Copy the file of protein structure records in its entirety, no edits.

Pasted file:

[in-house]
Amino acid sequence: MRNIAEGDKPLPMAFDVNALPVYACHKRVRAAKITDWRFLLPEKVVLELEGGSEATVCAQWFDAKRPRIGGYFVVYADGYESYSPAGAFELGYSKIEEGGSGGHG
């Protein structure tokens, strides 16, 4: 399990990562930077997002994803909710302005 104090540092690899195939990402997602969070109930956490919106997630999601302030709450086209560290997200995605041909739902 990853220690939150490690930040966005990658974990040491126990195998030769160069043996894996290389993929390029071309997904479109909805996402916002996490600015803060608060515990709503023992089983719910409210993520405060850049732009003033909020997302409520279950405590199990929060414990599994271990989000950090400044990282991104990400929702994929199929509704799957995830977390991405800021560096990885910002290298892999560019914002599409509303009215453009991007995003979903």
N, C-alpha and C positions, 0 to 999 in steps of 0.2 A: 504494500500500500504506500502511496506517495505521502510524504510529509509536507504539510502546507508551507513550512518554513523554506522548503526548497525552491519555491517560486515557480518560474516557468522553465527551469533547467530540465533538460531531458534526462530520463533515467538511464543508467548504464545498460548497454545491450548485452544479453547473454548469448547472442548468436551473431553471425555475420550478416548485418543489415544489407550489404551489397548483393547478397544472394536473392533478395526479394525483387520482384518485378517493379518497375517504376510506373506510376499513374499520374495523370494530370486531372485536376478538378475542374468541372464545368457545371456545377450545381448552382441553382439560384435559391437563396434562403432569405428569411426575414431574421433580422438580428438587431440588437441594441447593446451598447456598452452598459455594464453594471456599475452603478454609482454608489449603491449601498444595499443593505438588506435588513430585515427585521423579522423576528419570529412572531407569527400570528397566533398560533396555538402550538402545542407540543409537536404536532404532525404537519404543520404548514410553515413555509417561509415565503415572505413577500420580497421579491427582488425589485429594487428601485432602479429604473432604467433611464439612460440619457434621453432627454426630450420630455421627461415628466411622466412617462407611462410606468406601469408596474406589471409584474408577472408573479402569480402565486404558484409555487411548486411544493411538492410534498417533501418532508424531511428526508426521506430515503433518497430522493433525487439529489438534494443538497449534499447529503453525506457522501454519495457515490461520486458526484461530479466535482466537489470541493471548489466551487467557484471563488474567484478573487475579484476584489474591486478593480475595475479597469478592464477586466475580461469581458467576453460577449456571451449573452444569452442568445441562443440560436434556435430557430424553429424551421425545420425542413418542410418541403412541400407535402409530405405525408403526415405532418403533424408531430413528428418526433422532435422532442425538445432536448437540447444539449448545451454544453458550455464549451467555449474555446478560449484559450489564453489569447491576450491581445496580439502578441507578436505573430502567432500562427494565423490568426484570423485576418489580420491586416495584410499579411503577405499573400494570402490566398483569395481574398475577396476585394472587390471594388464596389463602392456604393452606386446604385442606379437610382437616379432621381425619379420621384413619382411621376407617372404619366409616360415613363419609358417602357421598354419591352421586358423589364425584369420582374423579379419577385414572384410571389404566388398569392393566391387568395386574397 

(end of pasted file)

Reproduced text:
[in-house]
Amino acid sequence: MRNIAEGDKPLPMAFDVNALPVYACHKRVRAAKITDWRFLLPEKVVLELEGGSEATVCAQWFDAKRPRIGGYFVVYADGYESYSPAGAFELGYSKIEEGGSGGHG
């Protein structure tokens, strides 16, 4: 399990990562930077997002994803909710302005 104090540092690899195939990402997602969070109930956490919106997630999601302030709450086209560290997200995605041909739902 990853220690939150490690930040966005990658974990040491126990195998030769160069043996894996290389993929390029071309997904479109909805996402916002996490600015803060608060515990709503023992089983719910409210993520405060850049732009003033909020997302409520279950405590199990929060414990599994271990989000950090400044990282991104990400929702994929199929509704799957995830977390991405800021560096990885910002290298892999560019914002599409509303009215453009991007995003979903």
N, C-alpha and C positions, 0 to 999 in steps of 0.2 A: 504494500500500500504506500502511496506517495505521502510524504510529509509536507504539510502546507508551507513550512518554513523554506522548503526548497525552491519555491517560486515557480518560474516557468522553465527551469533547467530540465533538460531531458534526462530520463533515467538511464543508467548504464545498460548497454545491450548485452544479453547473454548469448547472442548468436551473431553471425555475420550478416548485418543489415544489407550489404551489397548483393547478397544472394536473392533478395526479394525483387520482384518485378517493379518497375517504376510506373506510376499513374499520374495523370494530370486531372485536376478538378475542374468541372464545368457545371456545377450545381448552382441553382439560384435559391437563396434562403432569405428569411426575414431574421433580422438580428438587431440588437441594441447593446451598447456598452452598459455594464453594471456599475452603478454609482454608489449603491449601498444595499443593505438588506435588513430585515427585521423579522423576528419570529412572531407569527400570528397566533398560533396555538402550538402545542407540543409537536404536532404532525404537519404543520404548514410553515413555509417561509415565503415572505413577500420580497421579491427582488425589485429594487428601485432602479429604473432604467433611464439612460440619457434621453432627454426630450420630455421627461415628466411622466412617462407611462410606468406601469408596474406589471409584474408577472408573479402569480402565486404558484409555487411548486411544493411538492410534498417533501418532508424531511428526508426521506430515503433518497430522493433525487439529489438534494443538497449534499447529503453525506457522501454519495457515490461520486458526484461530479466535482466537489470541493471548489466551487467557484471563488474567484478573487475579484476584489474591486478593480475595475479597469478592464477586466475580461469581458467576453460577449456571451449573452444569452442568445441562443440560436434556435430557430424553429424551421425545420425542413418542410418541403412541400407535402409530405405525408403526415405532418403533424408531430413528428418526433422532435422532442425538445432536448437540447444539449448545451454544453458550455464549451467555449474555446478560449484559450489564453489569447491576450491581445496580439502578441507578436505573430502567432500562427494565423490568426484570423485576418489580420491586416495584410499579411503577405499573400494570402490566398483569395481574398475577396476585394472587390471594388464596389463602392456604393452606386446604385442606379437610382437616379432621381425619379420621384413619382411621376407617372404619366409616360415613363419609358417602357421598354419591352421586358423589364425584369420582374423579379419577385414572384410571389404566388398569392393566391387568395386574397 